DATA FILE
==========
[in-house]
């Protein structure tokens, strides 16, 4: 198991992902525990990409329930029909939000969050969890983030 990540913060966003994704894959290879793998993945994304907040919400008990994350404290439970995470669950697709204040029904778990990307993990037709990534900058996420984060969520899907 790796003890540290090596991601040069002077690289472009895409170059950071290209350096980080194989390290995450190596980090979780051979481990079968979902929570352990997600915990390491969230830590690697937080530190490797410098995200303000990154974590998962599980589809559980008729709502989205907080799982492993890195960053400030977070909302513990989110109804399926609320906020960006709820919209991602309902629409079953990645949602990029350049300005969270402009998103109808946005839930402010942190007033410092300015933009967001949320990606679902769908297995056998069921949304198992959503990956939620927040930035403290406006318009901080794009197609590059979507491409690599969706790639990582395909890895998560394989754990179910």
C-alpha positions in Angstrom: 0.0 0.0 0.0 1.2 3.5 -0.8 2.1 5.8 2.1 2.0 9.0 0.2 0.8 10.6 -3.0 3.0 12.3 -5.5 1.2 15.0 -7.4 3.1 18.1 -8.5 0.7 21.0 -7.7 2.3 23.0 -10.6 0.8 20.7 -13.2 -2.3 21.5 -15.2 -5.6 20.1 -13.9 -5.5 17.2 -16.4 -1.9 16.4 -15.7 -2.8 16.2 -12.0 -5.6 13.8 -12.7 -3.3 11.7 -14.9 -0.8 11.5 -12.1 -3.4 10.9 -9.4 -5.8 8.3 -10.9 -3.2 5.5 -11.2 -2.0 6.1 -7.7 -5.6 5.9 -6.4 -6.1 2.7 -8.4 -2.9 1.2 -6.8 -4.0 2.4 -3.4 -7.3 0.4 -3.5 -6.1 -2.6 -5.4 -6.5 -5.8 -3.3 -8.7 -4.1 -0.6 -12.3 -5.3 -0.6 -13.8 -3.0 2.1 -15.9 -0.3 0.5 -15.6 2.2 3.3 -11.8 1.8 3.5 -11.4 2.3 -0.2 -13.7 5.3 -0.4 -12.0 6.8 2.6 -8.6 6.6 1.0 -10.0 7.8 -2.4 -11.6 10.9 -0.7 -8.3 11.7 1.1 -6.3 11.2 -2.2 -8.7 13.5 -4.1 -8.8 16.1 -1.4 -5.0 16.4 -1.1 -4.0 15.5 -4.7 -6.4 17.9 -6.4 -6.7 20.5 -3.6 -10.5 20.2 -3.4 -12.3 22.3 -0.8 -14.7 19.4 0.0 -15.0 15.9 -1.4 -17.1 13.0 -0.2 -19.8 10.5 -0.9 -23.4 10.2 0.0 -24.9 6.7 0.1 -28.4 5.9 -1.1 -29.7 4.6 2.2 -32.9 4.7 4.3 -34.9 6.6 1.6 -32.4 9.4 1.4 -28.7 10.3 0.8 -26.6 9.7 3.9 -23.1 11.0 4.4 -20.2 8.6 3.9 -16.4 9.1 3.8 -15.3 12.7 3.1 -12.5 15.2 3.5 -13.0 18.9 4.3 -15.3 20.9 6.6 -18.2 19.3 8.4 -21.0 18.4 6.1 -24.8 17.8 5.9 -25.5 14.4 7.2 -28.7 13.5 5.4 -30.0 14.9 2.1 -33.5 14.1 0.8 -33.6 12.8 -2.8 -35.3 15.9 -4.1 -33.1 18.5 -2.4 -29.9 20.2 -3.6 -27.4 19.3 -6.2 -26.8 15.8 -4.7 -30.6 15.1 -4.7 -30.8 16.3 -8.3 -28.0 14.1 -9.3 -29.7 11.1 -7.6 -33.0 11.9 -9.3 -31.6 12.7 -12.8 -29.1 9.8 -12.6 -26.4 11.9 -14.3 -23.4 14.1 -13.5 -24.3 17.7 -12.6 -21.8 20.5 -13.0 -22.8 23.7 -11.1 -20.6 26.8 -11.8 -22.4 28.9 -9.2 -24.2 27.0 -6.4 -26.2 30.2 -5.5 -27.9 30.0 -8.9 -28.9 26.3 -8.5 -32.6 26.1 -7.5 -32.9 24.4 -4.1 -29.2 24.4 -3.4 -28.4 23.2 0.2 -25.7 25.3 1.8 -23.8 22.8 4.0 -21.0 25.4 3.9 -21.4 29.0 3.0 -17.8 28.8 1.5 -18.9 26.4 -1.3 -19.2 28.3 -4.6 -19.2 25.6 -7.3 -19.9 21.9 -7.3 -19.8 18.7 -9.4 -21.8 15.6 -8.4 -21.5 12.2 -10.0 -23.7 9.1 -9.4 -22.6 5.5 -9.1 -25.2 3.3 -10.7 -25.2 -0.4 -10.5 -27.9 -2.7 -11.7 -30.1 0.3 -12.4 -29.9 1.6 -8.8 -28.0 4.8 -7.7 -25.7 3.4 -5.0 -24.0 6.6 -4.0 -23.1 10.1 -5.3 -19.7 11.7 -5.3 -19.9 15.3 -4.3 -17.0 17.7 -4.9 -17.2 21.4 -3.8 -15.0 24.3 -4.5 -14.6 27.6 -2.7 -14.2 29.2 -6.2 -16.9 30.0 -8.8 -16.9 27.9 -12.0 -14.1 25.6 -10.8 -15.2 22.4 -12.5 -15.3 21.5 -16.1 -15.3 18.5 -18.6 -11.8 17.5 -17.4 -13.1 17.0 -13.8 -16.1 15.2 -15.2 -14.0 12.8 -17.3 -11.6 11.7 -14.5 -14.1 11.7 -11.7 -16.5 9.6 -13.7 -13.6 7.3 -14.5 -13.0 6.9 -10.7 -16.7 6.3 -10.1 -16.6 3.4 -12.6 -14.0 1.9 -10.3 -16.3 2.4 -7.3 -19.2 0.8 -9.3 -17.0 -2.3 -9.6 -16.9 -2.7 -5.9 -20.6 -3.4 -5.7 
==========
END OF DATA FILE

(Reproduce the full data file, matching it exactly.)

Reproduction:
[in-house]
């Protein structure tokens, strides 16, 4: 198991992902525990990409329930029909939000969050969890983030 990540913060966003994704894959290879793998993945994304907040919400008990994350404290439970995470669950697709204040029904778990990307993990037709990534900058996420984060969520899907 790796003890540290090596991601040069002077690289472009895409170059950071290209350096980080194989390290995450190596980090979780051979481990079968979902929570352990997600915990390491969230830590690697937080530190490797410098995200303000990154974590998962599980589809559980008729709502989205907080799982492993890195960053400030977070909302513990989110109804399926609320906020960006709820919209991602309902629409079953990645949602990029350049300005969270402009998103109808946005839930402010942190007033410092300015933009967001949320990606679902769908297995056998069921949304198992959503990956939620927040930035403290406006318009901080794009197609590059979507491409690599969706790639990582395909890895998560394989754990179910």
C-alpha positions in Angstrom: 0.0 0.0 0.0 1.2 3.5 -0.8 2.1 5.8 2.1 2.0 9.0 0.2 0.8 10.6 -3.0 3.0 12.3 -5.5 1.2 15.0 -7.4 3.1 18.1 -8.5 0.7 21.0 -7.7 2.3 23.0 -10.6 0.8 20.7 -13.2 -2.3 21.5 -15.2 -5.6 20.1 -13.9 -5.5 17.2 -16.4 -1.9 16.4 -15.7 -2.8 16.2 -12.0 -5.6 13.8 -12.7 -3.3 11.7 -14.9 -0.8 11.5 -12.1 -3.4 10.9 -9.4 -5.8 8.3 -10.9 -3.2 5.5 -11.2 -2.0 6.1 -7.7 -5.6 5.9 -6.4 -6.1 2.7 -8.4 -2.9 1.2 -6.8 -4.0 2.4 -3.4 -7.3 0.4 -3.5 -6.1 -2.6 -5.4 -6.5 -5.8 -3.3 -8.7 -4.1 -0.6 -12.3 -5.3 -0.6 -13.8 -3.0 2.1 -15.9 -0.3 0.5 -15.6 2.2 3.3 -11.8 1.8 3.5 -11.4 2.3 -0.2 -13.7 5.3 -0.4 -12.0 6.8 2.6 -8.6 6.6 1.0 -10.0 7.8 -2.4 -11.6 10.9 -0.7 -8.3 11.7 1.1 -6.3 11.2 -2.2 -8.7 13.5 -4.1 -8.8 16.1 -1.4 -5.0 16.4 -1.1 -4.0 15.5 -4.7 -6.4 17.9 -6.4 -6.7 20.5 -3.6 -10.5 20.2 -3.4 -12.3 22.3 -0.8 -14.7 19.4 0.0 -15.0 15.9 -1.4 -17.1 13.0 -0.2 -19.8 10.5 -0.9 -23.4 10.2 0.0 -24.9 6.7 0.1 -28.4 5.9 -1.1 -29.7 4.6 2.2 -32.9 4.7 4.3 -34.9 6.6 1.6 -32.4 9.4 1.4 -28.7 10.3 0.8 -26.6 9.7 3.9 -23.1 11.0 4.4 -20.2 8.6 3.9 -16.4 9.1 3.8 -15.3 12.7 3.1 -12.5 15.2 3.5 -13.0 18.9 4.3 -15.3 20.9 6.6 -18.2 19.3 8.4 -21.0 18.4 6.1 -24.8 17.8 5.9 -25.5 14.4 7.2 -28.7 13.5 5.4 -30.0 14.9 2.1 -33.5 14.1 0.8 -33.6 12.8 -2.8 -35.3 15.9 -4.1 -33.1 18.5 -2.4 -29.9 20.2 -3.6 -27.4 19.3 -6.2 -26.8 15.8 -4.7 -30.6 15.1 -4.7 -30.8 16.3 -8.3 -28.0 14.1 -9.3 -29.7 11.1 -7.6 -33.0 11.9 -9.3 -31.6 12.7 -12.8 -29.1 9.8 -12.6 -26.4 11.9 -14.3 -23.4 14.1 -13.5 -24.3 17.7 -12.6 -21.8 20.5 -13.0 -22.8 23.7 -11.1 -20.6 26.8 -11.8 -22.4 28.9 -9.2 -24.2 27.0 -6.4 -26.2 30.2 -5.5 -27.9 30.0 -8.9 -28.9 26.3 -8.5 -32.6 26.1 -7.5 -32.9 24.4 -4.1 -29.2 24.4 -3.4 -28.4 23.2 0.2 -25.7 25.3 1.8 -23.8 22.8 4.0 -21.0 25.4 3.9 -21.4 29.0 3.0 -17.8 28.8 1.5 -18.9 26.4 -1.3 -19.2 28.3 -4.6 -19.2 25.6 -7.3 -19.9 21.9 -7.3 -19.8 18.7 -9.4 -21.8 15.6 -8.4 -21.5 12.2 -10.0 -23.7 9.1 -9.4 -22.6 5.5 -9.1 -25.2 3.3 -10.7 -25.2 -0.4 -10.5 -27.9 -2.7 -11.7 -30.1 0.3 -12.4 -29.9 1.6 -8.8 -28.0 4.8 -7.7 -25.7 3.4 -5.0 -24.0 6.6 -4.0 -23.1 10.1 -5.3 -19.7 11.7 -5.3 -19.9 15.3 -4.3 -17.0 17.7 -4.9 -17.2 21.4 -3.8 -15.0 24.3 -4.5 -14.6 27.6 -2.7 -14.2 29.2 -6.2 -16.9 30.0 -8.8 -16.9 27.9 -12.0 -14.1 25.6 -10.8 -15.2 22.4 -12.5 -15.3 21.5 -16.1 -15.3 18.5 -18.6 -11.8 17.5 -17.4 -13.1 17.0 -13.8 -16.1 15.2 -15.2 -14.0 12.8 -17.3 -11.6 11.7 -14.5 -14.1 11.7 -11.7 -16.5 9.6 -13.7 -13.6 7.3 -14.5 -13.0 6.9 -10.7 -16.7 6.3 -10.1 -16.6 3.4 -12.6 -14.0 1.9 -10.3 -16.3 2.4 -7.3 -19.2 0.8 -9.3 -17.0 -2.3 -9.6 -16.9 -2.7 -5.9 -20.6 -3.4 -5.7 